Join our initiatives to help the world live in optimal health.
Manifesting in up to 10% of pregnancies worldwide, Preeclampsia can cause hypertension, damage to organs including kidneys and even death to the women. This Initiative supports the UN’s SDG #3.1 on Maternal Health.
Preeclampsia is difficult to diagnose as the symptoms are similar to many other conditions, sometimes the only cause of action is a premature birth which in itself is very risky to mother and child.
Background on Preeclampsia
Preeclampsia (PE) is the second-most common cause of maternal mortality worldwide and is linked to severe maternal complications like eclampsia, strokes, and organ failure. PE is defined as new-onset hypertension and proteinuria after the second trimester of pregnancy and is associated with an increased risk of chronic kidney disease and end-stage kidney disease. Initially, symptoms such as proteinuria, edema, and new-onset hypertension all impact the kidney. Preeclampsia and eclampsia are significant causes of maternal and neonatal morbidity and mortality worldwide, especially in developing countries, where it is often slower to be detected.
Once preeclampsia is identified, maternal or fetal health reduction is unavoidable. However, the early stages may be challenging to diagnose, its course unpredictable, and its deterioration can be quick. The delivery of the fetus is the only effective treatment for preeclampsia and to preserve a mother’s life. While in cases of early-onset preeclampsia, the delivery of a premature baby with all of the significant associated complications, especially in areas that do not have the most advanced preterm health care, can end in the death of the baby.
Preeclampsia and sickle cell disease
Research supports the high prevalence of preeclampsia in SCD patients and raises the hypothesis that SCD episodes worsen renal function in preeclampsia patients. These findings also firmly establish the need for close renal parameter monitoring in SCD patients with preeclampsia. Further obscuring accurate preeclampsia diagnosis in SCD patients is that blood pressure in pregnant women with SCD may be within the normal range for the general population. However, SCD pregnant women might have a lower blood pressure reading before pregnancy. As a result, the SCD population may miss the early warning signs of preeclampsia.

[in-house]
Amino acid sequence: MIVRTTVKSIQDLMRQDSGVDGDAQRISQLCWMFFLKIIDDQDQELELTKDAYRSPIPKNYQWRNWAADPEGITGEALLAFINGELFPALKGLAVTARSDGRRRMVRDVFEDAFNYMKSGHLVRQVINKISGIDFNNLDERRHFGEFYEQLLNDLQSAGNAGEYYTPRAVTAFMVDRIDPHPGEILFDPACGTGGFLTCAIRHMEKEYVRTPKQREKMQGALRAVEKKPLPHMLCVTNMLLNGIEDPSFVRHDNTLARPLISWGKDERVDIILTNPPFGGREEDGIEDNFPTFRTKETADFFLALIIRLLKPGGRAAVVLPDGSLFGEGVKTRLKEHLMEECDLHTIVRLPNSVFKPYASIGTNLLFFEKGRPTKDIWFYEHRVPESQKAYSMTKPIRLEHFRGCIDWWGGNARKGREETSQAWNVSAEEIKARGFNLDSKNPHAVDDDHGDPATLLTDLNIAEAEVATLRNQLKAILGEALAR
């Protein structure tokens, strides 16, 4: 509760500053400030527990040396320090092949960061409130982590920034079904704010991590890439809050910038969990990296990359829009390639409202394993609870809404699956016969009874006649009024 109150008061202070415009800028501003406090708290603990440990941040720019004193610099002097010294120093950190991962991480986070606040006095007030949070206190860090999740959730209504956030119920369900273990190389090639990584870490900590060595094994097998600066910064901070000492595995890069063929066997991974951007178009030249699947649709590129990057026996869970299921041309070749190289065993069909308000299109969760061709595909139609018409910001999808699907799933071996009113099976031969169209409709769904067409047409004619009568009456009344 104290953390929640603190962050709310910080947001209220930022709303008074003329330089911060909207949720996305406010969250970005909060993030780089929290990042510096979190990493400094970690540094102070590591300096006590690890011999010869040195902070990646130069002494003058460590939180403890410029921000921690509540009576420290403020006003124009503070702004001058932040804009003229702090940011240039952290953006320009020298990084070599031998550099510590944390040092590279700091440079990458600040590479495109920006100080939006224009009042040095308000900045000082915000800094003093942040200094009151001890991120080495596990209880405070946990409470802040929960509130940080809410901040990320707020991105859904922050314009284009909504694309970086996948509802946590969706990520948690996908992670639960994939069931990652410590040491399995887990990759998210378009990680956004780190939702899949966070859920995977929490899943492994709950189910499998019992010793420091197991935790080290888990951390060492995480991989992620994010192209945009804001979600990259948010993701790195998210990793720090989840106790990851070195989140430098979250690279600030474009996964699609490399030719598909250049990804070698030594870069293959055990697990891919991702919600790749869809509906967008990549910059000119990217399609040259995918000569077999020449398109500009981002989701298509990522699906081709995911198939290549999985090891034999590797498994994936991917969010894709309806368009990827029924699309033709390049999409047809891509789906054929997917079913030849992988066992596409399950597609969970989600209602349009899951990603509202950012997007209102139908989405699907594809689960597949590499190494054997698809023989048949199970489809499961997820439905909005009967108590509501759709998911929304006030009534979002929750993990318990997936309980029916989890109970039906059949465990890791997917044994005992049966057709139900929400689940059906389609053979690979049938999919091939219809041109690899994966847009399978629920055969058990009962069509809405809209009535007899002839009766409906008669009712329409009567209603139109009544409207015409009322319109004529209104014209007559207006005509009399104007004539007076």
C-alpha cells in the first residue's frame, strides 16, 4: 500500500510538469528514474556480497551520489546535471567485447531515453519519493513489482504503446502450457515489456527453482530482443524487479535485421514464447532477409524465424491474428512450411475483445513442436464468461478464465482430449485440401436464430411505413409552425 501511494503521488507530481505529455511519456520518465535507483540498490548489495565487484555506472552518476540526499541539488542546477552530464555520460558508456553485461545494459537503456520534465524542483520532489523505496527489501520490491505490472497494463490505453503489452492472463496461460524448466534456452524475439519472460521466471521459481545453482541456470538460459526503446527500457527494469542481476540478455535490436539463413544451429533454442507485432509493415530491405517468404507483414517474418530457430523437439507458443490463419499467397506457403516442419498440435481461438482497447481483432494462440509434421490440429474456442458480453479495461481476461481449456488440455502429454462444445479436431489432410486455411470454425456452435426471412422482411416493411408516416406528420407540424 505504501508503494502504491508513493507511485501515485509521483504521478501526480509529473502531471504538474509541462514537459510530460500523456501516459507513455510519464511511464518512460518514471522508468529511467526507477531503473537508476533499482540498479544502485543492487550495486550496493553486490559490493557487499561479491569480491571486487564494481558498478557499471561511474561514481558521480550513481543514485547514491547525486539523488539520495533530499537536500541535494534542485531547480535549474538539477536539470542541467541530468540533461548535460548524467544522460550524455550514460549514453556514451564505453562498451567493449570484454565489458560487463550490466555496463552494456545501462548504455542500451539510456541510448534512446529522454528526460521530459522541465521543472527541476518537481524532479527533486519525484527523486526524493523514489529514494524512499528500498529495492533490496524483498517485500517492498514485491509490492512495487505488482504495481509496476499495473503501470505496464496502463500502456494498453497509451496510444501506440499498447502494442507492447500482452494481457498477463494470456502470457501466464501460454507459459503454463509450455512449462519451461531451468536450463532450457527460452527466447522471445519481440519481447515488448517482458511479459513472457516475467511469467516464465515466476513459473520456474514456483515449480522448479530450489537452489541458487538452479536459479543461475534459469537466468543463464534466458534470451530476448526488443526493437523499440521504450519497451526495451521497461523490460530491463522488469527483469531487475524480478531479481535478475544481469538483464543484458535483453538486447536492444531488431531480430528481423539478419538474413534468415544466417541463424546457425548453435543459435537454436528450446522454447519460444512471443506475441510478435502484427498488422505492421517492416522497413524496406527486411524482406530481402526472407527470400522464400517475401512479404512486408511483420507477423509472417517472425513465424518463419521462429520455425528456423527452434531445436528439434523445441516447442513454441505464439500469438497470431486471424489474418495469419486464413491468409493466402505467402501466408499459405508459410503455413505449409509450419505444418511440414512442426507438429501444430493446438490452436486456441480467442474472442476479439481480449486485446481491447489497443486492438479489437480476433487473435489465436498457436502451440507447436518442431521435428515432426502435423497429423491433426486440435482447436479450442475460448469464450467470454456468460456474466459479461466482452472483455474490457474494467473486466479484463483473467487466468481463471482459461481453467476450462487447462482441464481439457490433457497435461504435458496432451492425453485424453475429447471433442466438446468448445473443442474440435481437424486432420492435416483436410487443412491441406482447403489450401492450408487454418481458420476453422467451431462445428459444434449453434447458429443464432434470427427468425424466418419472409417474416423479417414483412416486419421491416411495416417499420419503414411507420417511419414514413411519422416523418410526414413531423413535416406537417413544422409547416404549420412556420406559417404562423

ILSC’s Clinical Trial 2023: Expanding our 2022 SCD research to Preeclampsia
Using our successful method to identify early-stage indications of potential kidney damage, we hope to show that our approach can also be successful in saving the lives of pregnant women. Our study with about 100 patients will be conducted at the University of Ghana Medical School with guidance from Professor Elijah Paintsil, MD, at Yale School of Medicine.
Results are expected by December 2023.
Global University Initiative
ILSC’s activities are focused on non-communicable diseases (NCD) by advancing the United Nations Agenda 2030 and Sustainable Development Goals, in particular, SDG #3 “Good Health and Well-being”. With this University program, ILSC is reaching out to students in undergraduate and graduate schools and challenging these students to work toward a world free of underfunded NCDs. During 2024, teams selected by universities worldwide will compete for solutions and ultimately have the chance to present their ideas to a panel of international experts during a symposium, planned to be held at the United Nations in New York City.
Four main goals
Stimulate an innovative pipeline of business and health care concepts regarding underfunded non-communicable diseases.
- Build an ongoing international cohort partnership between universities worldwide focused on SDG #3.
- Engage interested stakeholders in relevant disciplines within the UN/NGO community to support and participate in this Initiative.
- Participation in this program will hopefully encourage social entrepreneurship.
- Solving goals for real-world problems will challenge each team’s creativity, innovation, and understanding of the interrelationship of global issues. These students, tomorrow’s leaders, will be active participants in meeting the 2030 objectives of UN SDGs.